Okay, I'm 50 pages deep in Google and still haven't found what I'm looking for, which is faux fur trim by the yard. The problem is that I need something wider than what I've found. Everything seems to max out at 2.25", and I need something more like 4-5" wide.
Of course, as always, cheap or wholesale would be great, but I'm desperate here, so any leads are appreciated. Thanks for your help!
I decided that thrift store ties would make great flower pins. Here's how I made them:
Materials: -Scissors -Needle & thread -Tacky glue -Tie -1" bar pin -Big bead (or button or whatever you like!)
1) Wash, line dry and iron the ties if you want to get rid of that thrift store funk. I used woolite and cold water and my ties came out fine.
2) Cut 8 to 10" off the wide end of the tie, then fold back the end of the longer segment and trim about 3/4" from the interfacing at an angle:
3) Fold the cut end of the tie down inside itself, and handstitch closed.
4) Starting about 2" from the narrow end of the tie, make a running stitch along one edge:
When you get to the other end, keep going along the cut and sewn edge. You should end up at the longer end of the angled cut you made (at the top in the picture in Step 2).
5) Gather as you go; the tie should curl up nicely:
6) When you're done, pull the gathers very tight. Arrange the spirals that the tie makes so that they form three tiers of "petals." Pull the 2" tail you left in Step 4 down through the center. Fluff and arrange the gathers to your liking.
7) Flip the flower over and stitch the end of the tie to the little tail you pulled through to secure it.
Then stitch or glue the tail down to the underside of the flower.
8. Glue or sew your bead to the center top of the flower.
9) Cut a square from the leftover tie fabric, and a circle about 1.5" across from cardboard.
10) Glue the cardboard circle into the center of the fabric square, and then fold the extra fabric over the edges of the circle and glue that down too.
11) Grab yourself still more glue and coat the underside of the fabric/cardboard circle.
12) Press the circle against the underside of your flower. Then glue your pin to the circle.
I made this bag for a friend of mine who knits and has a cat that likes to "help" with her yarn...
She likes messenger bags, so I made it in that style.
I added a zipper top so Miss Kitty can't get at the yarn.
There are pockets on both sides. One side is divided into compartments for needles; the other is single for holding patterns, etc.
It's made from an upholstery remnant and lined with cotton. I used Pelon craft bond for the strap and plastic canvas to keep the bottom stiff, but the fabric was sturdy enough that the bag didn't need any other reinforcement. I made up the pattern, with separate pieces for the bottom and sides. It's hard to see from the pictures, but the narrow sides of the bag widen towards the bottom to make lots of room for balls of yarn.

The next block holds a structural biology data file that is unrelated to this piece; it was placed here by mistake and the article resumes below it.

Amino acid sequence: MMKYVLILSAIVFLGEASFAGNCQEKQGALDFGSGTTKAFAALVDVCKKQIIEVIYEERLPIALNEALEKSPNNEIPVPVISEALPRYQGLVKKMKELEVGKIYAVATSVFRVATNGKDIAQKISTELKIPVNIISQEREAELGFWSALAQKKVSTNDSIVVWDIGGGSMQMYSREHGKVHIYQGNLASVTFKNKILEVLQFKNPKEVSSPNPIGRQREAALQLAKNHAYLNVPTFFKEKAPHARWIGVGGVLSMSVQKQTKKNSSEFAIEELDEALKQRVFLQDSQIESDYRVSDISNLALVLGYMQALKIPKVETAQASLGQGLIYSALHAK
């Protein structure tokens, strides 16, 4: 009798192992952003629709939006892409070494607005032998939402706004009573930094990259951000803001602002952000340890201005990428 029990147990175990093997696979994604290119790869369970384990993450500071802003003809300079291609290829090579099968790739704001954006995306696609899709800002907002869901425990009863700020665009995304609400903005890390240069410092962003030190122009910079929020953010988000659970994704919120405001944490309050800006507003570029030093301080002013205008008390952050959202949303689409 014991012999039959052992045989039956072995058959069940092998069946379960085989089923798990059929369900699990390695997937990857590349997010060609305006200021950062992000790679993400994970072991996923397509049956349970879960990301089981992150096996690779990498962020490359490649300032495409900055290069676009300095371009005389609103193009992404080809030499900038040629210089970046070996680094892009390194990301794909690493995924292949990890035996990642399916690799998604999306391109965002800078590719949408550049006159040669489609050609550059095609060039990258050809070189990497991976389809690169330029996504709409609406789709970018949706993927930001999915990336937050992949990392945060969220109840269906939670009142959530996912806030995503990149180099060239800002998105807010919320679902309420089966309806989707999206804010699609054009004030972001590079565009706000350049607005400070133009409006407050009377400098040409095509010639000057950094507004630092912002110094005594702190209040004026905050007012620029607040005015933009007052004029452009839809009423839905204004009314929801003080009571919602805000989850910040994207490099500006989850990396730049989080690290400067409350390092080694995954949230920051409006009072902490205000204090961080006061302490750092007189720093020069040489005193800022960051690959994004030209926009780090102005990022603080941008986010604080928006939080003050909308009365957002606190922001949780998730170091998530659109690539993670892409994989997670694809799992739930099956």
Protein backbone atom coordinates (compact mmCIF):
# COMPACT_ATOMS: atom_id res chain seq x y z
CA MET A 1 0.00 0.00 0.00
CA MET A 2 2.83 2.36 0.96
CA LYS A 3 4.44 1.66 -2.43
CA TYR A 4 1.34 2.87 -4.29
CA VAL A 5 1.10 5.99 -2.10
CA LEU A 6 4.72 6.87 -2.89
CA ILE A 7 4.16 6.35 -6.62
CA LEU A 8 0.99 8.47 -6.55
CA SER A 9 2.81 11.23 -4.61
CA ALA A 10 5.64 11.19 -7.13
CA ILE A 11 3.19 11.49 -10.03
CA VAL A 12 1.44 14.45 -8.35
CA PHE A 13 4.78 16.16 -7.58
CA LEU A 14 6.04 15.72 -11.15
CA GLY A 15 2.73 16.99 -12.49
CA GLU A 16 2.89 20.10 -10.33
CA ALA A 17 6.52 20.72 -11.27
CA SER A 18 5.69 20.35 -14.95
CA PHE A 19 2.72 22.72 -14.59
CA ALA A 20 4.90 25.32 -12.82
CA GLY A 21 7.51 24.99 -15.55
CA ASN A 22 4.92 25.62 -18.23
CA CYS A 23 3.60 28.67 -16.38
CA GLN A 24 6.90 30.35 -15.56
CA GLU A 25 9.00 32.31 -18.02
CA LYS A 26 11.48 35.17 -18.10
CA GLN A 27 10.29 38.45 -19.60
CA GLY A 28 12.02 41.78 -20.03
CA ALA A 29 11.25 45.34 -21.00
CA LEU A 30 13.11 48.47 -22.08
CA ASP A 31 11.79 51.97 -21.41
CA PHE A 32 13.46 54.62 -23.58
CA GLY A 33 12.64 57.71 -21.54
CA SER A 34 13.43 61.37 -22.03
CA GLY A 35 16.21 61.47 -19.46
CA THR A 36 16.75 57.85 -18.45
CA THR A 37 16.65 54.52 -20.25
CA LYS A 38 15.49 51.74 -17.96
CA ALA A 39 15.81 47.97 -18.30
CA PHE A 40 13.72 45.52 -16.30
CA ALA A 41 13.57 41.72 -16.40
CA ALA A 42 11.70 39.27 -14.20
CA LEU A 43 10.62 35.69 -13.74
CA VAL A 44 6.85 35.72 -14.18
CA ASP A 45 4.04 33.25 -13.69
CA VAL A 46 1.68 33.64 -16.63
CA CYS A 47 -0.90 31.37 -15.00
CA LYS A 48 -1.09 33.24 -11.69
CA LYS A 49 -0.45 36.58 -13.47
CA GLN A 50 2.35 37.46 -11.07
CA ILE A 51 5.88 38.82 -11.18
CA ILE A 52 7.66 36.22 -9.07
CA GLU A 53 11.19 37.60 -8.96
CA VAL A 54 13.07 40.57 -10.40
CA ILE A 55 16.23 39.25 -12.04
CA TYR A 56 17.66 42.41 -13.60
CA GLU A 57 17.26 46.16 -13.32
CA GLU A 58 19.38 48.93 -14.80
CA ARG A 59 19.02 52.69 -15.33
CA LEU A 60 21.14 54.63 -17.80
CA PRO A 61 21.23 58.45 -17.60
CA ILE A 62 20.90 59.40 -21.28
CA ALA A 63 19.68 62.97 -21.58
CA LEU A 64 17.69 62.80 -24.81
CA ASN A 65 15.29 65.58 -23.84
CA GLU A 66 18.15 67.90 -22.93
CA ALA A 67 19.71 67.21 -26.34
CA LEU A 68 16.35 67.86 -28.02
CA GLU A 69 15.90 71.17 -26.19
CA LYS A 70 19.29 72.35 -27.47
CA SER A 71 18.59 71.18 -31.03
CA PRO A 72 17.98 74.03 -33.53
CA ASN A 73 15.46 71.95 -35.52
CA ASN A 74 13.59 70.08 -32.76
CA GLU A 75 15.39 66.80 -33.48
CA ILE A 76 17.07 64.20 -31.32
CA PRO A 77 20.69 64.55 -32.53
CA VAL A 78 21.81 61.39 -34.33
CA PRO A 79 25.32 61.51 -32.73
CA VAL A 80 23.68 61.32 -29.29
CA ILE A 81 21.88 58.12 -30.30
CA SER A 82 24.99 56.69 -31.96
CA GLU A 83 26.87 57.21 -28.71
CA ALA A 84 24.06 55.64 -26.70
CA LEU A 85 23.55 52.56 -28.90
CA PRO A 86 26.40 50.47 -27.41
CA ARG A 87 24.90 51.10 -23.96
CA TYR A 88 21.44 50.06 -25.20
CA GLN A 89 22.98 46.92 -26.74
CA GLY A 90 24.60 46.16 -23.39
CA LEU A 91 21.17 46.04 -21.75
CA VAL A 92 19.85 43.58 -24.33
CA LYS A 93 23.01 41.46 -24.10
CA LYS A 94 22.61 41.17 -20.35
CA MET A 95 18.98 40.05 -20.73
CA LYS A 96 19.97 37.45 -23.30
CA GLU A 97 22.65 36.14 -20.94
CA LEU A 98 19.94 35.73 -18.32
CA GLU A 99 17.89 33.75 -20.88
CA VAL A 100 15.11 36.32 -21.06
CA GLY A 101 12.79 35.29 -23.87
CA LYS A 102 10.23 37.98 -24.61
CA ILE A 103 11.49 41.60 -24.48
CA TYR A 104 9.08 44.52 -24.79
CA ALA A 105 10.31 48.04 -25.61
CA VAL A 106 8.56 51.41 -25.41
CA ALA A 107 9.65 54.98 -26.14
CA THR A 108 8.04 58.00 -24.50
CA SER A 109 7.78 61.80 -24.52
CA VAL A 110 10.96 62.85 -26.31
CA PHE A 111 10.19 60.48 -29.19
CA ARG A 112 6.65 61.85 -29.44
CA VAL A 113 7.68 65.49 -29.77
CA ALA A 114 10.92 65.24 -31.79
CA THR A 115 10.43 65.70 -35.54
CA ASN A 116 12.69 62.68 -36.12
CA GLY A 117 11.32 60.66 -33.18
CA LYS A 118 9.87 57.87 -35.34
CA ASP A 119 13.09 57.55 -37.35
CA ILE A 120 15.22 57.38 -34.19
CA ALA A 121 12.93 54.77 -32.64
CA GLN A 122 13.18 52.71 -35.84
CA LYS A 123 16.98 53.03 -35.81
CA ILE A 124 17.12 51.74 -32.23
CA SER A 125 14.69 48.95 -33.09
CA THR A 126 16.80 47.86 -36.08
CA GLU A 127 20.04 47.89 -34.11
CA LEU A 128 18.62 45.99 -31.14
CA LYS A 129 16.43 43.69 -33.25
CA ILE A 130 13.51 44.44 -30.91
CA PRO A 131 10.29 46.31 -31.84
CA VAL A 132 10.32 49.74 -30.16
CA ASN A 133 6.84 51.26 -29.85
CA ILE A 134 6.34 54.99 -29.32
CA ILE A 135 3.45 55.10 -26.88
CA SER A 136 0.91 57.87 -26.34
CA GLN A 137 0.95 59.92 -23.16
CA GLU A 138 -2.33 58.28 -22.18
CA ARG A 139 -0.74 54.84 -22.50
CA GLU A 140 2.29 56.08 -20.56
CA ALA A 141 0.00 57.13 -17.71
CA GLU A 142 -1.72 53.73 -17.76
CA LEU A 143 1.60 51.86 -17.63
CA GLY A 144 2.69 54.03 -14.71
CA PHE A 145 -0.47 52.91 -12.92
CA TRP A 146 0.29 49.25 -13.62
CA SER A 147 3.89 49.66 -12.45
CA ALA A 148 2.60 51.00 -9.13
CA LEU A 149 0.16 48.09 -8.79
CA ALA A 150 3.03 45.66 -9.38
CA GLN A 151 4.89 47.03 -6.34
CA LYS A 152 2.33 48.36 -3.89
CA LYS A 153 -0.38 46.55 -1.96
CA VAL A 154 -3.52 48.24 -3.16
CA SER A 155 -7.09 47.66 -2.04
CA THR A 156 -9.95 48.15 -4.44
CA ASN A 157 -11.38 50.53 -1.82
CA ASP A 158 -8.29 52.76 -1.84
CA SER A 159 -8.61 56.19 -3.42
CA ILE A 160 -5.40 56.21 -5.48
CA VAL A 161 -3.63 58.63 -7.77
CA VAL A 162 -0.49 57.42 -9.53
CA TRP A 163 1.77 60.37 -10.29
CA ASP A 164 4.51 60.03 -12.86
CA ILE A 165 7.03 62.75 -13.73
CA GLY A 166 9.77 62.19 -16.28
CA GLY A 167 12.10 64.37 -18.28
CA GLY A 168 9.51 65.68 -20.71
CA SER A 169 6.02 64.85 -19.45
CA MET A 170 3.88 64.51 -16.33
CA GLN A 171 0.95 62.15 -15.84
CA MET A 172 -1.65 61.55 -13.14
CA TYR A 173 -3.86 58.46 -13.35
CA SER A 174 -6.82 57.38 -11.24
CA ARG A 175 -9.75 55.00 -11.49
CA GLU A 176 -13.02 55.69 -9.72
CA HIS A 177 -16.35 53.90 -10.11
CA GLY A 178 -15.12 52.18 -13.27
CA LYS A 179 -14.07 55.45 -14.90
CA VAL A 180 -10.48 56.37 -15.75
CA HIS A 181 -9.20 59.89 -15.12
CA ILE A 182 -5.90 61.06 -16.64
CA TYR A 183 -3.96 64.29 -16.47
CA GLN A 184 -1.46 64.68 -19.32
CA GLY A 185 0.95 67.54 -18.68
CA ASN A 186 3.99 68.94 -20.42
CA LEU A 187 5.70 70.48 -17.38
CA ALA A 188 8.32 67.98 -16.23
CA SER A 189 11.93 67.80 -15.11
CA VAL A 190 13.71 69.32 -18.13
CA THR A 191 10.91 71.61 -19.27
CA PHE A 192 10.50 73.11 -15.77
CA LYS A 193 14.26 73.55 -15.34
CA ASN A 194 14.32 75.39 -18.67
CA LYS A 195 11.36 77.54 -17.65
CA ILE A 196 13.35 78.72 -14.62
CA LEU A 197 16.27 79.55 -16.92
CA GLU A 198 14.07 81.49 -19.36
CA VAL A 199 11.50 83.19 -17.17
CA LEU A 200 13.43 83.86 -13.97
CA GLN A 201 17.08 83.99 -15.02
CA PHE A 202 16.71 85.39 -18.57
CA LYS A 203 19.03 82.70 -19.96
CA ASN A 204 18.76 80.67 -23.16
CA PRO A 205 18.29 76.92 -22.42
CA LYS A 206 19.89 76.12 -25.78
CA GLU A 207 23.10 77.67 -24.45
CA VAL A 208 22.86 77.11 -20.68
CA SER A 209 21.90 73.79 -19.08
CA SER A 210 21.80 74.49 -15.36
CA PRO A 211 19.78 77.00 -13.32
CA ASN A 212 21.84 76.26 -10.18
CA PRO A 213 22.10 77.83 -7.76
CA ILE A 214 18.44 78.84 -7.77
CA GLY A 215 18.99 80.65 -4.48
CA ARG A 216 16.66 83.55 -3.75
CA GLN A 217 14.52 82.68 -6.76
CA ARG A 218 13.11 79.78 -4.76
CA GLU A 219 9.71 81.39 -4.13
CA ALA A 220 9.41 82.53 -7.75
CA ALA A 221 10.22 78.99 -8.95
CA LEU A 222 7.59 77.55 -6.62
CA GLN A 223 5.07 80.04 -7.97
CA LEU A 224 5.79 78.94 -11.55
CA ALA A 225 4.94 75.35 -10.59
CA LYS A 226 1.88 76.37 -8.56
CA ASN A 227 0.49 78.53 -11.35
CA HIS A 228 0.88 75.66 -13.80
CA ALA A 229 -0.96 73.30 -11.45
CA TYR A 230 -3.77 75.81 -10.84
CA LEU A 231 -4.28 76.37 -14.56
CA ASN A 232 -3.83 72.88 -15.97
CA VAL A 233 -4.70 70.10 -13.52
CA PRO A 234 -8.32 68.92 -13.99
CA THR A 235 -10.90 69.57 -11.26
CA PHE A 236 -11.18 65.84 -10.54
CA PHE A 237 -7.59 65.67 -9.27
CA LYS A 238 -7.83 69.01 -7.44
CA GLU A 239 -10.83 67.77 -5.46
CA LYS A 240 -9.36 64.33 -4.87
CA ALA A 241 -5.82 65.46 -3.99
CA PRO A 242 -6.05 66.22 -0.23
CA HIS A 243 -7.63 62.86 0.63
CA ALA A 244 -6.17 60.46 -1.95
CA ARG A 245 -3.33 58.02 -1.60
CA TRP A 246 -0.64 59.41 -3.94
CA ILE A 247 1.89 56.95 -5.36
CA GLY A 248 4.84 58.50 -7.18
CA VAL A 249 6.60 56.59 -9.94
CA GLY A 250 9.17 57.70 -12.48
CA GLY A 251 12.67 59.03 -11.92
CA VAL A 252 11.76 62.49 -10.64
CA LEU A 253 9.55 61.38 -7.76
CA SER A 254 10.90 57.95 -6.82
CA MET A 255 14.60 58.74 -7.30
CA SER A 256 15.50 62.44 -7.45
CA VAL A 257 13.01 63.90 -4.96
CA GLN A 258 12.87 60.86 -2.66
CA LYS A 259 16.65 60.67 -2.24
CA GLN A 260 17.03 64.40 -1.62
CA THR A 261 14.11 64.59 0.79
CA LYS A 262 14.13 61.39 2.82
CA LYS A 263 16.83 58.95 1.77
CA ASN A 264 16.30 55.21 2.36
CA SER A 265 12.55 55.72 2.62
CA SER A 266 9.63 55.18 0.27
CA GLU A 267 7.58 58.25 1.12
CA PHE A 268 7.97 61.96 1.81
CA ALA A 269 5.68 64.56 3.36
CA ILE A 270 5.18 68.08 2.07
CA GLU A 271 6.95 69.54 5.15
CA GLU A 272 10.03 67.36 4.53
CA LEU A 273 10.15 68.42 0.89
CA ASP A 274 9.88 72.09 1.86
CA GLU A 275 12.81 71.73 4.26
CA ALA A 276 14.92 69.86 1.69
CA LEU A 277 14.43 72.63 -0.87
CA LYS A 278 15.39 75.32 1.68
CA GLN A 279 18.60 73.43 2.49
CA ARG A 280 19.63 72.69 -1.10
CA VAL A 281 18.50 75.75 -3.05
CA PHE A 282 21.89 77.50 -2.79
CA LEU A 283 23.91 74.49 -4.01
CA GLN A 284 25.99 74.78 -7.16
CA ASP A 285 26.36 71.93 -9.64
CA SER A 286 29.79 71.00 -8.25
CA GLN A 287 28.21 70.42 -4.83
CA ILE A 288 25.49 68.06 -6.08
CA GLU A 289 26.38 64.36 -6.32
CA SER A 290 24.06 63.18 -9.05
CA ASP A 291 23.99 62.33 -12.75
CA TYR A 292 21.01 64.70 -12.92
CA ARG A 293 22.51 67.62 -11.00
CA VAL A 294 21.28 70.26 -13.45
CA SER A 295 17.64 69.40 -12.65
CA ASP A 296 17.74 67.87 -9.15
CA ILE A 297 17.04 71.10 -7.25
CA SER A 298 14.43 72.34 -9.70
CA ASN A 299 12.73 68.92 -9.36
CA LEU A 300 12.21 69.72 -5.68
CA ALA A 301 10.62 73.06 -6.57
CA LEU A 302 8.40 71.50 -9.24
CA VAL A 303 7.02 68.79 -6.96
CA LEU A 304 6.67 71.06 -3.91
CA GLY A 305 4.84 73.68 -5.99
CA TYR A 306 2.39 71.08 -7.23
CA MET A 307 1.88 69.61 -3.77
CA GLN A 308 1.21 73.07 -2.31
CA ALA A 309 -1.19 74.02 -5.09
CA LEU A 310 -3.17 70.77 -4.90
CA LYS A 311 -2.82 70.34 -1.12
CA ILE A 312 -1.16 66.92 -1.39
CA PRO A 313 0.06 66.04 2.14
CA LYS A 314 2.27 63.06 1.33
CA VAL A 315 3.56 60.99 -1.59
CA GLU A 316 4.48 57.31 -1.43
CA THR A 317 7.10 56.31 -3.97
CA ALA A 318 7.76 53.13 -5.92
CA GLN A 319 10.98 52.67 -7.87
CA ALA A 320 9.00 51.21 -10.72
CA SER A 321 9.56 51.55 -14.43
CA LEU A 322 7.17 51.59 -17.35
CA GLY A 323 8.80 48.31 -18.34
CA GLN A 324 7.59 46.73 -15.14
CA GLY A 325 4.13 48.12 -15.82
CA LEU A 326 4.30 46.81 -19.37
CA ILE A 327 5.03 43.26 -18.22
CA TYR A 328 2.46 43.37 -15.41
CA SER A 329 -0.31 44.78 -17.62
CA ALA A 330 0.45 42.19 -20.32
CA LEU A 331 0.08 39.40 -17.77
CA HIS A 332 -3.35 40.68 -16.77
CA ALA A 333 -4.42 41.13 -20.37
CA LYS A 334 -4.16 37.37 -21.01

Next time I'll definitely use the square-bottom bag tutorial! It's not easy to get those corners to line up properly when you're joining three pieces!
Okay, so I had (what I thought was) a great, easy idea to use all the pretty trims and alluring ribbons that always tempt me at the fabric store...trim bracelets. What I'm doing is sewing two types of trim together, one on top of the other, and I was planning to fasten the bracelets with a simple loop-and-ball closure. I'm really pleased with how they look when assembled...however, I'm having trouble finishing off the ends of the trims, which are incredibly fray-prone. The bracelets are about 5/8" wide. So far I've tried the following:
-Glue, both Tacky glue and silicone sealer (looks like crap and/or scratches your wrist) -Finishing the raw edges with a tight zigzag stitch (the machine just eats the end of the bracelet and makes a mess) -Folding the raw ends toward the inside and sewing them together (bulky and maddening to maneuver, by machine or by hand) -Binding the ends with folded ribbon (see "maddening" above and "crappy-looking" above that)
So I'm looking for any advice on an easy, but elegant, finishing method. I haven't made a lot of jewelry, so I don't know if there are findings out there that might help me - like a fastener that I might crimp around the raw edges? but I'm also happy to consider any sewing or adhesive solutions. Thanks!
(Edited to add that I'm planning to sell these bracelets. I understand if you don't want to reveal your secrets for my profit!)